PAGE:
On Pete Santilli's Friday interview with Douglas Frank (the smart bow tie guy), Frank dropped the biggest 2020 election news we've heard to date in regards to Lindell's Cyber Symposium and the PCAP data that was to be revealed.
I laugh when I hear someone say the Cyber Symposium was a flop. To anyone paying attention, it was anything but.
If you don't allow yourself to be manipulated by the doomers and follow the aftermath of the event, then you know state representatives from around the country were loaded up with information to take back to their districts, so they could work on their election officials, as well as local and state officials and representatives.
The seeds spread from the Cyber Symposium have been bearing fruit around the country, and support for forensic audits, state decertifications (or nullifications) are only growing. We can thank the Cyber Symposium for that.
To those of you who've been to a tech convention, or any type of convention I suppose, you leave with a bag of cool goodies and gadgets to take back home and hand out to employees, work associates, and friends. Instead of gadgets, the attendees left with a bag full of red pills to take home.
First, watch this interview with Doug Frank on Pete Santilli's show:
He talks about the red-pilling that happened at the Cyber Symposium, but most incredibly, he revealed that the Feds were going to arrest everyone at the event if the PCAP data was released.
That's new information, at least to me. If that's been out, I missed it. Frank said it was because that data was a matter of national security, as it was obtained via government systems.
That revealed a bit of information that's been a mystery for many of us, but before that, how has Lindell been getting Attorney Generals and Secretaries of State on board for his case he's bringing before SCOTUS?
Frank says Lindell's team figured out a way to legally, per legislation passed in 2015 (ironically signed into law by Hussein), go around to the states to meet with election officials and Attorney Generals and provide the evidence to them that proves beyond any reasonable doubt that their systems were hacked and compromised.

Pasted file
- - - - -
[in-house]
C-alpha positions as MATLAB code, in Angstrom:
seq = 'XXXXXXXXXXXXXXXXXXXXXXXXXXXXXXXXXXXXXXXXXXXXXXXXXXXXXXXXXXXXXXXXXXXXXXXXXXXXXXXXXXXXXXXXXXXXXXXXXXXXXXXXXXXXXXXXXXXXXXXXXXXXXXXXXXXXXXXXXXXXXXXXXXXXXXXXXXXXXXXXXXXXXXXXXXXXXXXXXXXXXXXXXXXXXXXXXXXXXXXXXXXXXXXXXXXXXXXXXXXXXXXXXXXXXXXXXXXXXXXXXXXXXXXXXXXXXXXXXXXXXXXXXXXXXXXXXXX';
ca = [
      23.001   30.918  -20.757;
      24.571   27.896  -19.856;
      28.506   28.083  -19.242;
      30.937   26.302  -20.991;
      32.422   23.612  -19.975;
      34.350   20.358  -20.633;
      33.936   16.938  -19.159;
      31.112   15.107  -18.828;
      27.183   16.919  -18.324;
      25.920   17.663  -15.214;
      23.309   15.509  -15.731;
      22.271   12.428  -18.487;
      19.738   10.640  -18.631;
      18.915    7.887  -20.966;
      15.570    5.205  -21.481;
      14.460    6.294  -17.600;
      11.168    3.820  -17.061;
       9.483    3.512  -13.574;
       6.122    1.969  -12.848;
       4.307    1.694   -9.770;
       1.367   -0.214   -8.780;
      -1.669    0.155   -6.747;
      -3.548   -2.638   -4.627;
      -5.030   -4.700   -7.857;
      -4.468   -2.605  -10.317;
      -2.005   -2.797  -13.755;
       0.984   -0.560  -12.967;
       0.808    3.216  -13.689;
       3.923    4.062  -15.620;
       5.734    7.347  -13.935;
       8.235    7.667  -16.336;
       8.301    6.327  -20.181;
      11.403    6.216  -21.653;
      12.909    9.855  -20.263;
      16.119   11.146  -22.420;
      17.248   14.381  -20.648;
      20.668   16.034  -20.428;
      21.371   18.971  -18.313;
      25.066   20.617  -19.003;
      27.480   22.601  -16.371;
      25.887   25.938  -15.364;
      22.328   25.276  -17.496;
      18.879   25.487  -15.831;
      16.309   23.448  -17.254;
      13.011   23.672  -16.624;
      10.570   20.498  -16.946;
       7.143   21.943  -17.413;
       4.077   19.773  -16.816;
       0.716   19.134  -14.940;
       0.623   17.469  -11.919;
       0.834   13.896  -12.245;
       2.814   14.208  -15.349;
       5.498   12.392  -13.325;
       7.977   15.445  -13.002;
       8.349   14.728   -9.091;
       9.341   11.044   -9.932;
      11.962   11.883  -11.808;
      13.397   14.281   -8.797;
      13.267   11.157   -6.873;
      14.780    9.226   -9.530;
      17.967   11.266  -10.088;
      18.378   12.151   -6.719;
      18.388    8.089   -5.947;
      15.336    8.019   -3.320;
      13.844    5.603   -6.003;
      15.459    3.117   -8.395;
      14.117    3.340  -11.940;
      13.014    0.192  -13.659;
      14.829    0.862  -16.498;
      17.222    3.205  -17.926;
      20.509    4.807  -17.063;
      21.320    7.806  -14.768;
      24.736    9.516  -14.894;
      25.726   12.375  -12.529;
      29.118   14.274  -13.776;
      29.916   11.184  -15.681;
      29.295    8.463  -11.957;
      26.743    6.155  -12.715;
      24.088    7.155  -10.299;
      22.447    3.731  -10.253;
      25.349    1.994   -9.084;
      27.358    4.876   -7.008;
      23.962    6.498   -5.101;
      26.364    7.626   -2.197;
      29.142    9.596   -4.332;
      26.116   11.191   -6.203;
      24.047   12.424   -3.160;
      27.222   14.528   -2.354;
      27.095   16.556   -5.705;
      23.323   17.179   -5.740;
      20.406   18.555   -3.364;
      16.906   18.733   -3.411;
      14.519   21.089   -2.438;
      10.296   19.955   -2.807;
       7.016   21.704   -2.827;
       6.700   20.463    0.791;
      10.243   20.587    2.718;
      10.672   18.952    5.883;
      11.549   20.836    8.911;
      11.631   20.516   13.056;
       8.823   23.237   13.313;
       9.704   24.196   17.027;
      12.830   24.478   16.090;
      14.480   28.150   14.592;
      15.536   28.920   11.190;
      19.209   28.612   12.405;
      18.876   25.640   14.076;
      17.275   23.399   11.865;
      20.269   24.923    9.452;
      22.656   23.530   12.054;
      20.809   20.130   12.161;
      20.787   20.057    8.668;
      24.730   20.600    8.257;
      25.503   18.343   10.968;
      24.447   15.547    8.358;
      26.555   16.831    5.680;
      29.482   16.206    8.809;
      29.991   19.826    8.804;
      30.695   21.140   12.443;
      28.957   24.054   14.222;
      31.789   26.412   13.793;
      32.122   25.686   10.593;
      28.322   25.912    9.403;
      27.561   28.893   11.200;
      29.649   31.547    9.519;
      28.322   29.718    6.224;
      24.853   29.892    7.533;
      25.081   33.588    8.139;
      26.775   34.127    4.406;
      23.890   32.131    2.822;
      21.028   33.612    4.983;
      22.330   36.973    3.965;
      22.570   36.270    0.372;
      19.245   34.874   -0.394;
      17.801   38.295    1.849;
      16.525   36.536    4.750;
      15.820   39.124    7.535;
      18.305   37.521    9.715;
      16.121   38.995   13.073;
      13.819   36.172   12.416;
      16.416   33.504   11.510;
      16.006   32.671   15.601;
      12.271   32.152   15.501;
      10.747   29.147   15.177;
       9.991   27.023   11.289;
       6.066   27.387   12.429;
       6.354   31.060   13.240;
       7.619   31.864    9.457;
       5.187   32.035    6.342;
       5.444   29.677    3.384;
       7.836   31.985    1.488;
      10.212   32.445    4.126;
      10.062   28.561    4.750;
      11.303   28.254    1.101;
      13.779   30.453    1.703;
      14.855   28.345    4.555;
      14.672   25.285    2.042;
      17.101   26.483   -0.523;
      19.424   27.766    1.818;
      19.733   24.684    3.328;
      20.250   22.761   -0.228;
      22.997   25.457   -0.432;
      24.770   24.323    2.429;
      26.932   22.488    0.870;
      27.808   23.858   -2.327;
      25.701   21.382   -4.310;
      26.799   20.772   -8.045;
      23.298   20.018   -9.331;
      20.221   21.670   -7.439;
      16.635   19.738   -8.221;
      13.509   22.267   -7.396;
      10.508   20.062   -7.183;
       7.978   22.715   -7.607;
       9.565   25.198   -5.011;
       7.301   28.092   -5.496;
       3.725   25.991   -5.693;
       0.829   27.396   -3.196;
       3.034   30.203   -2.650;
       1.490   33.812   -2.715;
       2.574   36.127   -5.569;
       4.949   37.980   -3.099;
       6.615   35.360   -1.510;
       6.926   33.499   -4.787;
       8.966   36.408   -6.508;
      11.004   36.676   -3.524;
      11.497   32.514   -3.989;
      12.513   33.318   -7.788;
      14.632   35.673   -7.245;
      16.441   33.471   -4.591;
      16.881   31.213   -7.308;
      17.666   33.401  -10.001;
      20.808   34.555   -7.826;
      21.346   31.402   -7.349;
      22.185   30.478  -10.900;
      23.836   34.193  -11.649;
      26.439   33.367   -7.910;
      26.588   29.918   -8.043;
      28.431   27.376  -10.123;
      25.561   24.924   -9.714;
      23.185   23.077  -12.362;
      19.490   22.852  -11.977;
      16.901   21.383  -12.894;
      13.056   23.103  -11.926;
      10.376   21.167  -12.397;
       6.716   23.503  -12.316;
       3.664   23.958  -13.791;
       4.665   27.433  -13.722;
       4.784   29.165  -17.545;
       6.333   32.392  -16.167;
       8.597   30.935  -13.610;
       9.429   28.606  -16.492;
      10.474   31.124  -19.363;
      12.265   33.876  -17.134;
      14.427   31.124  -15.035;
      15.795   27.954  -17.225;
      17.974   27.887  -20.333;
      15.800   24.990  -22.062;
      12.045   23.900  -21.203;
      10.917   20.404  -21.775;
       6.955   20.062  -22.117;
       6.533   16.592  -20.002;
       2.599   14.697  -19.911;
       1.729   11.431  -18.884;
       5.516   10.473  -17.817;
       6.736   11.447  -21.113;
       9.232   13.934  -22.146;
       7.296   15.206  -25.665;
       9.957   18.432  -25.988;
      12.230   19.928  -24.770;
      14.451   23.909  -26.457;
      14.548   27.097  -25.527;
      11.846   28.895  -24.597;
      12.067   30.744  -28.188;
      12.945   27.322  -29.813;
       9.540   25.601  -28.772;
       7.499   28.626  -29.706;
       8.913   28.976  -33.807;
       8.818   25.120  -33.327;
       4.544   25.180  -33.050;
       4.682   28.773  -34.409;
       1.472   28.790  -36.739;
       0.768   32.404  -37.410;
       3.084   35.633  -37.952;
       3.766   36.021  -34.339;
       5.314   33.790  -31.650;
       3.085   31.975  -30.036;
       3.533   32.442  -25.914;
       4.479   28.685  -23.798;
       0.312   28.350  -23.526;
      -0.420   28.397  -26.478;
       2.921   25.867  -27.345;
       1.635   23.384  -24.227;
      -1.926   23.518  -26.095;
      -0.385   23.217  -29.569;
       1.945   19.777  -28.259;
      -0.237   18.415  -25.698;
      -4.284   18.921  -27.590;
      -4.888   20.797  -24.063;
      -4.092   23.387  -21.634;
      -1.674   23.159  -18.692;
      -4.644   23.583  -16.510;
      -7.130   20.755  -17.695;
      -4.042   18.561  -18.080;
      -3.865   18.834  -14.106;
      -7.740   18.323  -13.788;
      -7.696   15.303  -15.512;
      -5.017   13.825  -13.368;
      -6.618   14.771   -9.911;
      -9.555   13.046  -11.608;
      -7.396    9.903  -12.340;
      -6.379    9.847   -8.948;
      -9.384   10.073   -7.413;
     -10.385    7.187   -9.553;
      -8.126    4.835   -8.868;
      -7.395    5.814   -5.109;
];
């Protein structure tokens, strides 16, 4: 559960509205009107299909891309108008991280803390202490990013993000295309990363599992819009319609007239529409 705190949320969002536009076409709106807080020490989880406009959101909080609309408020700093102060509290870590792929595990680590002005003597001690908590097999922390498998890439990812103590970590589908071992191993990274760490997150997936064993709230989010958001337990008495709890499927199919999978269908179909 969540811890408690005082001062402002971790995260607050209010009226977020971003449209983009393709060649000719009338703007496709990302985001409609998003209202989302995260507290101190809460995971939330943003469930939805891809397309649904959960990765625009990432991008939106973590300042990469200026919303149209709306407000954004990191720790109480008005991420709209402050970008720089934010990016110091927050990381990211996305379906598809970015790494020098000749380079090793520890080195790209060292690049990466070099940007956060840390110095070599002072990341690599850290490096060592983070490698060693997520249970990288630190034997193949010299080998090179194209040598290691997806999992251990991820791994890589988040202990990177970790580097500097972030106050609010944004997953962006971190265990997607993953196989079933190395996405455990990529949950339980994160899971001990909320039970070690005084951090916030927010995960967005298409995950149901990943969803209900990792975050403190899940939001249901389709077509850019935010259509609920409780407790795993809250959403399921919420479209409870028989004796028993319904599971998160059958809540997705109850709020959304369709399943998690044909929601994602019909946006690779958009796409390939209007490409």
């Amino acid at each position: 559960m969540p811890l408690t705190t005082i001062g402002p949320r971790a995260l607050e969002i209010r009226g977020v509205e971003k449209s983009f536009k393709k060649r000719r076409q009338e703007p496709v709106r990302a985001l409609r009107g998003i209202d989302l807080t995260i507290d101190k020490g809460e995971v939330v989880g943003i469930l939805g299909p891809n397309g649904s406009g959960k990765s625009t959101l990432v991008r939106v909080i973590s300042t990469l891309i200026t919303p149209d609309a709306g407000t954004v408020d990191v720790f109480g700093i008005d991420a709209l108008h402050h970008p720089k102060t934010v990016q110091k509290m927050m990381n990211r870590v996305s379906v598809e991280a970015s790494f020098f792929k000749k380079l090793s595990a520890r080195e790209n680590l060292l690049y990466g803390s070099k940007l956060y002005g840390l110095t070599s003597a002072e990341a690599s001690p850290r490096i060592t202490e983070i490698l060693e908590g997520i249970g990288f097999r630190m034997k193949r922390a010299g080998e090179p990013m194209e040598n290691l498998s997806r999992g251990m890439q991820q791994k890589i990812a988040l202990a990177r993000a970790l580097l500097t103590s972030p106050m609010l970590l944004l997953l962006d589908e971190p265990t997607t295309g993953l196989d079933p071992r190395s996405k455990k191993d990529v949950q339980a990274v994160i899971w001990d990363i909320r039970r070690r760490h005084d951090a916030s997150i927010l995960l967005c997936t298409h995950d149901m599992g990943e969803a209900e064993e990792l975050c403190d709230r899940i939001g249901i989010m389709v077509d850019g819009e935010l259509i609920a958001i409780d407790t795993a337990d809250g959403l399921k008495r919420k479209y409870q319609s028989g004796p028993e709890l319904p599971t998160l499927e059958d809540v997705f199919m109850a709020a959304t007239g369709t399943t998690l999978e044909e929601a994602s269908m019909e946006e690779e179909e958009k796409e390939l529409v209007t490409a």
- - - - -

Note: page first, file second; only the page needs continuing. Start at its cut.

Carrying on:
Mr. Frank said 100% of the time when they'd meet, the officials were beyond certain their systems were secure and there was no criminal activity, but after the meeting and seeing the evidence, ALL OF THEM were convinced they were compromised.
This is huge.
This interview also further supported something I've posted about a few times, where I believe the good guys gained access across the proxies to the actual computers from where the enemy was working, even flipping on their cameras and recording audio, but that's speculation on my part.
Frank said the cyberattacks were captured through OUR OWN infrastructure via CISA. To put this another way, the packet data WAS AUTOMATICALLY CAPTURED by the systems already put in place! Frank said this system was in place for every single election system in the country.
This is a big deal because:
- it answers "how" that massive amount of data was captured in real time, and "who" captured it.
- it answers the national security implications, supported by the threat of the Feds at Lindell's event, and the means by which they legally can brief state officials
- it dumps pee-water on the nay-sayers who've pushed the lie that Lindell didn't have the data he said he did (he's been using it to convert the Attorney Generals, etc., for the SCOTUS filing)
- explains WHY the data wasn't released at the Cyber Symposium
As I've posted before, I think we learn that China didn't really have a role in the cyber side of the election coup beyond acting as a proxy for traitors operating within American borders.
The panic in D.C. is real, and for good reason. The SCOTUS filing is supposed to happen before Thanksgiving. Remember, in Bush v Gore, the Supreme Court said if the election were to be overturned, it would be up to the state legislatures. I can imagine such a scenario where if SCOTUS had to take a case but wanted to play hot potato, kicking it back to the states seems plausible to me.